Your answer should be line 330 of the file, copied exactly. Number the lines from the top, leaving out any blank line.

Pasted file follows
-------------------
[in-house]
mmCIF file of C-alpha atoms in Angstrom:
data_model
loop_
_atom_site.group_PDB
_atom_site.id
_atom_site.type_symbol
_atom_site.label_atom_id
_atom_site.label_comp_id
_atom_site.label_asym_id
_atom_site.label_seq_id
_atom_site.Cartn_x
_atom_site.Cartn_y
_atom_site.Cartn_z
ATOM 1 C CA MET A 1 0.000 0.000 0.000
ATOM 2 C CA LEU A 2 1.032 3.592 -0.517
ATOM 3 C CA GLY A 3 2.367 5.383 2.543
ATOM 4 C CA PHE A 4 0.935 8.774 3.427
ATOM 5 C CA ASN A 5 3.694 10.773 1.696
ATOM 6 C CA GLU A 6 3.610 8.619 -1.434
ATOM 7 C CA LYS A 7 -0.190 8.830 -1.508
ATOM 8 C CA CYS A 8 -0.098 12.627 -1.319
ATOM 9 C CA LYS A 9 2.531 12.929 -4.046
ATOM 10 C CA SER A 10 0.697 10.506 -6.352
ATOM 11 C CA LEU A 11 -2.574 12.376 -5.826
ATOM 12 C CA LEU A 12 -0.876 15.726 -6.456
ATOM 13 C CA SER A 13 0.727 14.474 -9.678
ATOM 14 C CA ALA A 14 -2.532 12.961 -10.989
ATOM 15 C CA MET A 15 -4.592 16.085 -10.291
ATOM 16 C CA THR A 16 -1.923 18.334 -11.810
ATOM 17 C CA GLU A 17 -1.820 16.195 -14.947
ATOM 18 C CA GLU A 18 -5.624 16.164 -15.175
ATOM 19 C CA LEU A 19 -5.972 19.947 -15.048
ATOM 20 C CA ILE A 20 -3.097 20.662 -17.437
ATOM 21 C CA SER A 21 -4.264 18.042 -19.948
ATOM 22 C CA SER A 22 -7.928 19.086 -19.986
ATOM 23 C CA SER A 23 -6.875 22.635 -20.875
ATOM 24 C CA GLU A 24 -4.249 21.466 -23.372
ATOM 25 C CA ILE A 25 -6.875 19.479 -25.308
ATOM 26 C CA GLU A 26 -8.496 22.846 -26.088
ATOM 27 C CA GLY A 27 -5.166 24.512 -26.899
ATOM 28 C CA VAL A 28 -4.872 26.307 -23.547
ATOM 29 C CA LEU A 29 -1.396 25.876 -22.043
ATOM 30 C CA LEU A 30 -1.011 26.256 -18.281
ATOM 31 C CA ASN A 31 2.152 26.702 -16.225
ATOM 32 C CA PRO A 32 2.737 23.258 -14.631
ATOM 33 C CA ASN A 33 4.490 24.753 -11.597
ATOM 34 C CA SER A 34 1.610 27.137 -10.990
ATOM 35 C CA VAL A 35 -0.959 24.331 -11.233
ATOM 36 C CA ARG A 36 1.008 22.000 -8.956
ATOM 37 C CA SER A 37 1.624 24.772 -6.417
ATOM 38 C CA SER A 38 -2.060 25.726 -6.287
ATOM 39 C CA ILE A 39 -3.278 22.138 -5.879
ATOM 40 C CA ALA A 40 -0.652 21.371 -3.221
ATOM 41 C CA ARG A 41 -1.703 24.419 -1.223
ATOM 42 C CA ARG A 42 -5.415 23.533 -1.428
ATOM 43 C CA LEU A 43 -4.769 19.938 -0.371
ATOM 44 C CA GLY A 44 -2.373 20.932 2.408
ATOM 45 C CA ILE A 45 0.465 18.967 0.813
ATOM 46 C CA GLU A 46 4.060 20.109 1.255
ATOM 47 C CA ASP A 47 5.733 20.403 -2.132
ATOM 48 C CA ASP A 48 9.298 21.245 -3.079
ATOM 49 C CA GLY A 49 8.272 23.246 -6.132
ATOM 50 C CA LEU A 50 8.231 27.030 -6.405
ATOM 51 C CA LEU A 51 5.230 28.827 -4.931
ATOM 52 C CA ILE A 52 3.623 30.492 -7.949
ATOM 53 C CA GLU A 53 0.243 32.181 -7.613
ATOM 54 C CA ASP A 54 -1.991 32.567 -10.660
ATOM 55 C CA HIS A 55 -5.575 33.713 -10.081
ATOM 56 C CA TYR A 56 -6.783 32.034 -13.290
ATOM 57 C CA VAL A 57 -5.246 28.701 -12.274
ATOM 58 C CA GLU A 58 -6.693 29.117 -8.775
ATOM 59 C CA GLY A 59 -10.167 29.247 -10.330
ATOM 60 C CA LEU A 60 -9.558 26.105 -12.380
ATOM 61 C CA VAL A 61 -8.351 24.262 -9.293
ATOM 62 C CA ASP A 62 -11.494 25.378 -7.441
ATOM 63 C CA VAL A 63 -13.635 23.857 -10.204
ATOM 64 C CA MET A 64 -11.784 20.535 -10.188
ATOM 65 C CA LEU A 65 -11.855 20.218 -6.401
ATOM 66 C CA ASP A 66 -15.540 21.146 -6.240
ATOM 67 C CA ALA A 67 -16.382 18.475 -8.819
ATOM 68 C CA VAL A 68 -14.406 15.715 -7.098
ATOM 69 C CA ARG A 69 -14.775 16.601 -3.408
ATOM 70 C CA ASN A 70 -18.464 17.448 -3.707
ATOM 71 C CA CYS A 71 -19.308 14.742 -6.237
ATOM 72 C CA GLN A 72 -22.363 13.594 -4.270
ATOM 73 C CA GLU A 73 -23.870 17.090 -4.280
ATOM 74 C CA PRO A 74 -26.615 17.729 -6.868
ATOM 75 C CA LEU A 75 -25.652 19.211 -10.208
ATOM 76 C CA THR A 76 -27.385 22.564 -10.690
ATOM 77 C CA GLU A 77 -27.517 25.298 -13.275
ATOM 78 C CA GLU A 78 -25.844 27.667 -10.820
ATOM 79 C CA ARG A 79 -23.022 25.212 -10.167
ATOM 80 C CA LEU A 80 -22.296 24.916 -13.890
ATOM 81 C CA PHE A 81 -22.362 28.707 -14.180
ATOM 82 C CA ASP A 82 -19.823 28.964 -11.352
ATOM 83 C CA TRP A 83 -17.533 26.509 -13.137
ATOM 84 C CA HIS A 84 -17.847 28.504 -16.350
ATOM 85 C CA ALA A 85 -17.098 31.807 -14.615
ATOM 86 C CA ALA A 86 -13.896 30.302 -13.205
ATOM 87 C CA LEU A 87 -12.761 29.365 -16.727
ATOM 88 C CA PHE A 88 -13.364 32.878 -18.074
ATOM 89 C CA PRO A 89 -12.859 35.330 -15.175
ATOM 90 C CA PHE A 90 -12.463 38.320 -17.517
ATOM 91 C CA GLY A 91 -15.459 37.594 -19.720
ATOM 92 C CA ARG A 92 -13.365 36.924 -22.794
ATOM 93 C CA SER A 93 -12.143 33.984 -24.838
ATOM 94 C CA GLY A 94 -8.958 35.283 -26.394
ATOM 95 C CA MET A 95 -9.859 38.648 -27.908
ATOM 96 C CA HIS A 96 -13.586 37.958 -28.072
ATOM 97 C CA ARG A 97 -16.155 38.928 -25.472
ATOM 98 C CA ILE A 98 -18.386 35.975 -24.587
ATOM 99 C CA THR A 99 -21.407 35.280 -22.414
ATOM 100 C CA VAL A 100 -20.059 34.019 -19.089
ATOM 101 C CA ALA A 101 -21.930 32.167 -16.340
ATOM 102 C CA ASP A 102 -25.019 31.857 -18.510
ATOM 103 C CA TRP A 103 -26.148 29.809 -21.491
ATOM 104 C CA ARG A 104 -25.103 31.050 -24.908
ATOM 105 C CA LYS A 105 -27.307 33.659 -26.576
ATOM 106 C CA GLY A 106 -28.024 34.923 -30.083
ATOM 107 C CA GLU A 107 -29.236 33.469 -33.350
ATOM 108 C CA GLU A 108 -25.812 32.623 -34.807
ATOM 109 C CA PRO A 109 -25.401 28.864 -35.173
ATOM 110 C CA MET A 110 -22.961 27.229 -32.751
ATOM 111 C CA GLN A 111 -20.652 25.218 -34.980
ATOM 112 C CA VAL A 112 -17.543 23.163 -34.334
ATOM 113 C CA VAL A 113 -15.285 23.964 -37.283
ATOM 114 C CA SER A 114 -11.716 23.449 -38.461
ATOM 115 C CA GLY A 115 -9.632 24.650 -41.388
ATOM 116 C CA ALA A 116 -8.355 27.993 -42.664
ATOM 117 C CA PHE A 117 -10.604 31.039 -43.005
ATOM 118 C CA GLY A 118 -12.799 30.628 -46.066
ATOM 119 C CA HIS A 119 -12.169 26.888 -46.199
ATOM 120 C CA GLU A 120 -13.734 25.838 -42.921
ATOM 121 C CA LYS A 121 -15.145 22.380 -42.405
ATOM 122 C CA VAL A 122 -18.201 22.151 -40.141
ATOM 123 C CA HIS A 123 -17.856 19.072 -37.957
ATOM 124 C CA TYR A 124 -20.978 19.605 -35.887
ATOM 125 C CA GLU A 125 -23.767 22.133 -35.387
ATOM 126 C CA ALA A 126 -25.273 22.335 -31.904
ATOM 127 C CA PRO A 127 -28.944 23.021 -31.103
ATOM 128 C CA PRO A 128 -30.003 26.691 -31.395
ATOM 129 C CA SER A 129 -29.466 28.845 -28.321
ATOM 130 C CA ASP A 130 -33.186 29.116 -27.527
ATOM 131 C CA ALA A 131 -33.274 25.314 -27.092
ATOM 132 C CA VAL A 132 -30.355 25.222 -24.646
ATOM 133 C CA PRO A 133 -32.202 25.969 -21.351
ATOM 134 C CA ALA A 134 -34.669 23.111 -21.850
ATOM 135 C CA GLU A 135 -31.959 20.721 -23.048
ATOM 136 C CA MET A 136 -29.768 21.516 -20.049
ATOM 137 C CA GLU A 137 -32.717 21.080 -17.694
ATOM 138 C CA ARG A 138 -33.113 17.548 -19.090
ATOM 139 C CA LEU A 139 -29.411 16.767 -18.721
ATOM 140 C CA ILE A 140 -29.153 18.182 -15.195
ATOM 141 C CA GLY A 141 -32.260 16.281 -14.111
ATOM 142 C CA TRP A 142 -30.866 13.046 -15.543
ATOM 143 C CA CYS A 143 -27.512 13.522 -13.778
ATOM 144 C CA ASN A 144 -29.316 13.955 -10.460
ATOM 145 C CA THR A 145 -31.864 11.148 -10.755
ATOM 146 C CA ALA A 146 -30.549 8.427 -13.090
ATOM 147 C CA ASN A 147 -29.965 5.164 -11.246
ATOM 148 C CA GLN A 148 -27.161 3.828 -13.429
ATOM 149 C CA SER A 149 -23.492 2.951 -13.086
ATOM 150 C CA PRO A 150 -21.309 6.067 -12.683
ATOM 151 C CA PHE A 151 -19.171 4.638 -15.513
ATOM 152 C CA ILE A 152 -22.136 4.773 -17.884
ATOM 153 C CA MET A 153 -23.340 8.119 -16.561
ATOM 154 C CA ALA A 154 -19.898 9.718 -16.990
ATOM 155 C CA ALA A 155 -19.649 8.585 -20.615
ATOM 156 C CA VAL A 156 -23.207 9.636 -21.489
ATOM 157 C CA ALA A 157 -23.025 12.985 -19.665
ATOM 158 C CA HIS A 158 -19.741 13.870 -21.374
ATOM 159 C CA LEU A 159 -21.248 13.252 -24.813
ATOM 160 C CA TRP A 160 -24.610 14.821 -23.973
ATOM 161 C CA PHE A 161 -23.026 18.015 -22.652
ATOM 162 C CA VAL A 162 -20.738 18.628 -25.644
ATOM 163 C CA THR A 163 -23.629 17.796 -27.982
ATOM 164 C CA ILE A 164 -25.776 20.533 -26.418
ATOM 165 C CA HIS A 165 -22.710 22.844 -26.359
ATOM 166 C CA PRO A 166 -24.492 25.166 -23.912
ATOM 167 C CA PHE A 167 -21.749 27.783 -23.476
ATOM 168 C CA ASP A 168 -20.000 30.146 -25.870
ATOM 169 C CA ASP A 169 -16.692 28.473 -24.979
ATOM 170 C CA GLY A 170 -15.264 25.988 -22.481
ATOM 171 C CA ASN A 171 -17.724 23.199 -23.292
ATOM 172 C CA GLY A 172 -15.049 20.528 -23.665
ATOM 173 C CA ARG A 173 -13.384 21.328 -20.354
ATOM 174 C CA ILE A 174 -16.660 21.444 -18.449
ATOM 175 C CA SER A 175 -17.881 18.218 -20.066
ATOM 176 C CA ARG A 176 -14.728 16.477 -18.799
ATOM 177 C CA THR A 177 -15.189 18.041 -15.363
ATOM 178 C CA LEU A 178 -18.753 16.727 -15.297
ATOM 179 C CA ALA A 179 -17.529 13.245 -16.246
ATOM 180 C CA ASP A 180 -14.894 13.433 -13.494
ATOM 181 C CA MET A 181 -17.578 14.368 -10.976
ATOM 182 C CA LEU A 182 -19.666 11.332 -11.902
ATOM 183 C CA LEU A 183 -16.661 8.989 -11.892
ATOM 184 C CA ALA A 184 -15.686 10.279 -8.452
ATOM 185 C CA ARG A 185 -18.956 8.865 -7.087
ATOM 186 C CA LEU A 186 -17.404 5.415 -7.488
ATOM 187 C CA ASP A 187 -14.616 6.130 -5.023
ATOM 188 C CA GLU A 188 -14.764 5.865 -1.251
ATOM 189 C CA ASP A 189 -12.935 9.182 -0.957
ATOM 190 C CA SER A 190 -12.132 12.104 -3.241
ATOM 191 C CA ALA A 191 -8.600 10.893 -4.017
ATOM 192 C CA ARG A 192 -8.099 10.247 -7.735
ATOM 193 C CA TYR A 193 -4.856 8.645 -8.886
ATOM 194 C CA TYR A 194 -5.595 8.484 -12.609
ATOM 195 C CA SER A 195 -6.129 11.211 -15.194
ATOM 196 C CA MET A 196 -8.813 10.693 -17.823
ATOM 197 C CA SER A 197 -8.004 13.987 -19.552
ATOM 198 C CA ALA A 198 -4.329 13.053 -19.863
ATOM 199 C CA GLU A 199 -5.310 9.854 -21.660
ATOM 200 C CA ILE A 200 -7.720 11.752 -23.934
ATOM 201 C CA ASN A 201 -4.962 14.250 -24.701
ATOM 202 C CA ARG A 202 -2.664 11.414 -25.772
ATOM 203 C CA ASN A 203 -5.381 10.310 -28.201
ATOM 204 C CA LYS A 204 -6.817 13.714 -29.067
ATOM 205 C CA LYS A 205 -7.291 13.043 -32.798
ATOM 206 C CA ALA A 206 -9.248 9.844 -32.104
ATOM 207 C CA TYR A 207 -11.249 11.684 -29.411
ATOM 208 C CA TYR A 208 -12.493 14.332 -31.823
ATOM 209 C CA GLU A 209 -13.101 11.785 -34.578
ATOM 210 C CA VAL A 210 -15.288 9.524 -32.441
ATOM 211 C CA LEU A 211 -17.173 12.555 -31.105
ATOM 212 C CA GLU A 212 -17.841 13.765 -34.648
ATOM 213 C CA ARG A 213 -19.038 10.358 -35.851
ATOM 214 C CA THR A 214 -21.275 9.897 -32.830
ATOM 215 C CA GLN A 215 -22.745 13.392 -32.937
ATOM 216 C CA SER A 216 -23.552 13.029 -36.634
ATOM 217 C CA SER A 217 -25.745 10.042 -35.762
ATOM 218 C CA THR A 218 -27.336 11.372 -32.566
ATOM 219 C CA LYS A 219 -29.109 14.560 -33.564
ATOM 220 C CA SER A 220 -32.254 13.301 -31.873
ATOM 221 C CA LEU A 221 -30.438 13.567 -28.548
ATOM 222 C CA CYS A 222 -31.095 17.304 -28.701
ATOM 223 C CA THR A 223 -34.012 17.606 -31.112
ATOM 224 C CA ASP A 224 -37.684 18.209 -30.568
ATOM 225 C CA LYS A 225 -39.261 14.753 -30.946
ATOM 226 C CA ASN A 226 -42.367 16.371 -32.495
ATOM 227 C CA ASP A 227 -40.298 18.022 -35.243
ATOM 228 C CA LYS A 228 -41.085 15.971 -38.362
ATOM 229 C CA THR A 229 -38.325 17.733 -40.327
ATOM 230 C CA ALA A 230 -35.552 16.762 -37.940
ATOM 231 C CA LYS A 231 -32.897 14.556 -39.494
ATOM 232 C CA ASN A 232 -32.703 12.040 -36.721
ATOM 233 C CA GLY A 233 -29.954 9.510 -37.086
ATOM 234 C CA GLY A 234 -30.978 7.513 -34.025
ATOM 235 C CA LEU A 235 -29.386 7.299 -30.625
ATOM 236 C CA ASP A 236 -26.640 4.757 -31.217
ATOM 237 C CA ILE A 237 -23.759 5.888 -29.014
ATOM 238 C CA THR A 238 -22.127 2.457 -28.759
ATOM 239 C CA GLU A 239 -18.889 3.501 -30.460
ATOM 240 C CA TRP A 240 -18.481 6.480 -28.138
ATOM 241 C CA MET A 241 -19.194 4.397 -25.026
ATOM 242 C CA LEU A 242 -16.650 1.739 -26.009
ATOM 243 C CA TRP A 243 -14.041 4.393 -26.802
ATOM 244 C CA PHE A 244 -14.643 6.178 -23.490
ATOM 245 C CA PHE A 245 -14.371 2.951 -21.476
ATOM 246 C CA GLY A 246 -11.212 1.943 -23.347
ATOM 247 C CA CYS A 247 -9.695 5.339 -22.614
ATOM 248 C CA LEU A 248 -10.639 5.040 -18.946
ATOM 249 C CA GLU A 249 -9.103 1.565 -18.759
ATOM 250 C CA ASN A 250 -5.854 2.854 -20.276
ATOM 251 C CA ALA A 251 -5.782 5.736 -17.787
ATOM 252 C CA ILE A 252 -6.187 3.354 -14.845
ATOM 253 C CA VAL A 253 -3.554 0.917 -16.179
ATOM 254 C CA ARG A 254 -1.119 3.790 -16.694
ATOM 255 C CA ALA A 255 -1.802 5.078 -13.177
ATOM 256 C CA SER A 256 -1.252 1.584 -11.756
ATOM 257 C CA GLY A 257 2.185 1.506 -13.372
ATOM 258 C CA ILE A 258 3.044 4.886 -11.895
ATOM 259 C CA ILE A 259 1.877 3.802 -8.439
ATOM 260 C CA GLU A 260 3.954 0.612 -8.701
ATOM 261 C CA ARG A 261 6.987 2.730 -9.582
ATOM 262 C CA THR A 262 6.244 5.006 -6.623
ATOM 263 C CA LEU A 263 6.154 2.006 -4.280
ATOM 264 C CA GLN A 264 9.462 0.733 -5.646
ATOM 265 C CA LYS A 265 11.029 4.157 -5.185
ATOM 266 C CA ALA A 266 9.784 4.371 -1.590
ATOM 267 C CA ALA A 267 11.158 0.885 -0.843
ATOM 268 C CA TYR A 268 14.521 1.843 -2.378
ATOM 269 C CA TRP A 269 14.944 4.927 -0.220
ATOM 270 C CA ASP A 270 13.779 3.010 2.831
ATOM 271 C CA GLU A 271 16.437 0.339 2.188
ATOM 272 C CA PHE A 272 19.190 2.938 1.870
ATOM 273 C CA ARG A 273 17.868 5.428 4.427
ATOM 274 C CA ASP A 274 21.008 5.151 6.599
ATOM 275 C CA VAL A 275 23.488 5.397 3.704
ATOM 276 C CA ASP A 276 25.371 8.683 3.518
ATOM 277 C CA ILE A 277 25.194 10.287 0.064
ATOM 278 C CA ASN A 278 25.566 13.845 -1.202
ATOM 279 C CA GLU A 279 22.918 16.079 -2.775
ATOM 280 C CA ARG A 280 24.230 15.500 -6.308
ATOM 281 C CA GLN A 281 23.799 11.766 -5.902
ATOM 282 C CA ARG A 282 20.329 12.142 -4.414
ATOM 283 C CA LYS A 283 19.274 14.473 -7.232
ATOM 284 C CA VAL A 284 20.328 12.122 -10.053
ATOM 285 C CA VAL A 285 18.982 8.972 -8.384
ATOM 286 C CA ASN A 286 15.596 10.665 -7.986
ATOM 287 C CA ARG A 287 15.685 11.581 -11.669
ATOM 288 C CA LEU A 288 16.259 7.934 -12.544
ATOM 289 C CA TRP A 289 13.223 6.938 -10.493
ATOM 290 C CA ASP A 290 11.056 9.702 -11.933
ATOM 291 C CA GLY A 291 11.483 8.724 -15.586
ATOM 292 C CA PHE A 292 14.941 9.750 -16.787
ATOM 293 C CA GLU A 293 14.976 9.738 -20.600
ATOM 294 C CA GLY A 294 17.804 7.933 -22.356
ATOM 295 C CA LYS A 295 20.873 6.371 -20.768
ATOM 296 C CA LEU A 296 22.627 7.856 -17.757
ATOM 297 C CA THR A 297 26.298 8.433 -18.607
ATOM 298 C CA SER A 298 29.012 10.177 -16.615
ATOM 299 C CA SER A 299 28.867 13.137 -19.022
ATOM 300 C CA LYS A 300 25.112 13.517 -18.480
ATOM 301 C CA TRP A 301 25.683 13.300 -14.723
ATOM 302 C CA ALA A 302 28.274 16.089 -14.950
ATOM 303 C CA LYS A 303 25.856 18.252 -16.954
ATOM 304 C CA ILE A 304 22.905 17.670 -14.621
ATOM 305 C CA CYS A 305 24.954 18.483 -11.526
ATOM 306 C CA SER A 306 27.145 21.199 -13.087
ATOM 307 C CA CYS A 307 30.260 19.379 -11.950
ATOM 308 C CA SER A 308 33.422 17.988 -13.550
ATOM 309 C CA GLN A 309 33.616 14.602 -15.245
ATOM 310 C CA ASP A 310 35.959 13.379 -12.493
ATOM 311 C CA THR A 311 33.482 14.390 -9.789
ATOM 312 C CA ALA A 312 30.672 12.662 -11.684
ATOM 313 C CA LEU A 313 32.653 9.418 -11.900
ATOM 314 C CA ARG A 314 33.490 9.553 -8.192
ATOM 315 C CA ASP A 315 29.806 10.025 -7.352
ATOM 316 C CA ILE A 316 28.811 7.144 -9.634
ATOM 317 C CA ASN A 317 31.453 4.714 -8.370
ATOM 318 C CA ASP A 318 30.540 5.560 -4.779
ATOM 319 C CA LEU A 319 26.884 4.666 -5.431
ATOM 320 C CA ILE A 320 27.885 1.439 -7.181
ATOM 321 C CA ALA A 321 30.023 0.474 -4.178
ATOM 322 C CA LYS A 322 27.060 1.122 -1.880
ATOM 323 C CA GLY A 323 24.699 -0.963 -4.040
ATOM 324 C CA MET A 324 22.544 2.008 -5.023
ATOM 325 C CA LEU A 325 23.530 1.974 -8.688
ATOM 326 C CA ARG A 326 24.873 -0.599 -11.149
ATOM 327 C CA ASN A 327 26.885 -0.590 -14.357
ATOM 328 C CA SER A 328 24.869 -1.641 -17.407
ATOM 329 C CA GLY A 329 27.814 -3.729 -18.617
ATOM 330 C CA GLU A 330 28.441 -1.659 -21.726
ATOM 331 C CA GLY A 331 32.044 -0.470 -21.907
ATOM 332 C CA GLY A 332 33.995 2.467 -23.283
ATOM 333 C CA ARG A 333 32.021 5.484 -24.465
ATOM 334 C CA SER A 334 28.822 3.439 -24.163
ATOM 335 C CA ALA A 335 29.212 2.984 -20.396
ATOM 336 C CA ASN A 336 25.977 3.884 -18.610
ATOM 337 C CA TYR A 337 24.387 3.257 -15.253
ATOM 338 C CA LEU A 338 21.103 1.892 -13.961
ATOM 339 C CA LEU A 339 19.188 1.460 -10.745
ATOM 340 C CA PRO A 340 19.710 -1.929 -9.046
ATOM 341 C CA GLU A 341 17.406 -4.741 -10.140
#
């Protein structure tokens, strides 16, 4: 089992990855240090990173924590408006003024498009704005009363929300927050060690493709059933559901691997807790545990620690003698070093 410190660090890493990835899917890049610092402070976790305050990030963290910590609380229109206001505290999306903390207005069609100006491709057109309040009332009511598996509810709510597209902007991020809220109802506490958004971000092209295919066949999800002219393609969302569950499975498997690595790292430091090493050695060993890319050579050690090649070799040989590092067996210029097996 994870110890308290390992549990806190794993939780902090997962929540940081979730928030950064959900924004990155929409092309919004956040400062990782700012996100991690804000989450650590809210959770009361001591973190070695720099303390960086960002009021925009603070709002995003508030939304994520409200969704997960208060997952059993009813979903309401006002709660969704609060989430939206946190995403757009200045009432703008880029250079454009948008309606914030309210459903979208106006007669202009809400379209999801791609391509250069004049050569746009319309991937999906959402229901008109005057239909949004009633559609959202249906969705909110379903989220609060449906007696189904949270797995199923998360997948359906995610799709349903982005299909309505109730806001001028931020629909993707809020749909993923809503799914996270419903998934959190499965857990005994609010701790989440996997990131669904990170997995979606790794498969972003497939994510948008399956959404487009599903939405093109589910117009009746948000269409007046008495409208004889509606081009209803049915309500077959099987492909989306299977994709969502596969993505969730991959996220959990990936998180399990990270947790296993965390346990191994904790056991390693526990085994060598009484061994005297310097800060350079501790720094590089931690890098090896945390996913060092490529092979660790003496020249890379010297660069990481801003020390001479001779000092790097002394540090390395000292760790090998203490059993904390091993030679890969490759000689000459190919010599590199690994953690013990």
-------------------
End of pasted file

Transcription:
ATOM 316 C CA ILE A 316 28.811 7.144 -9.634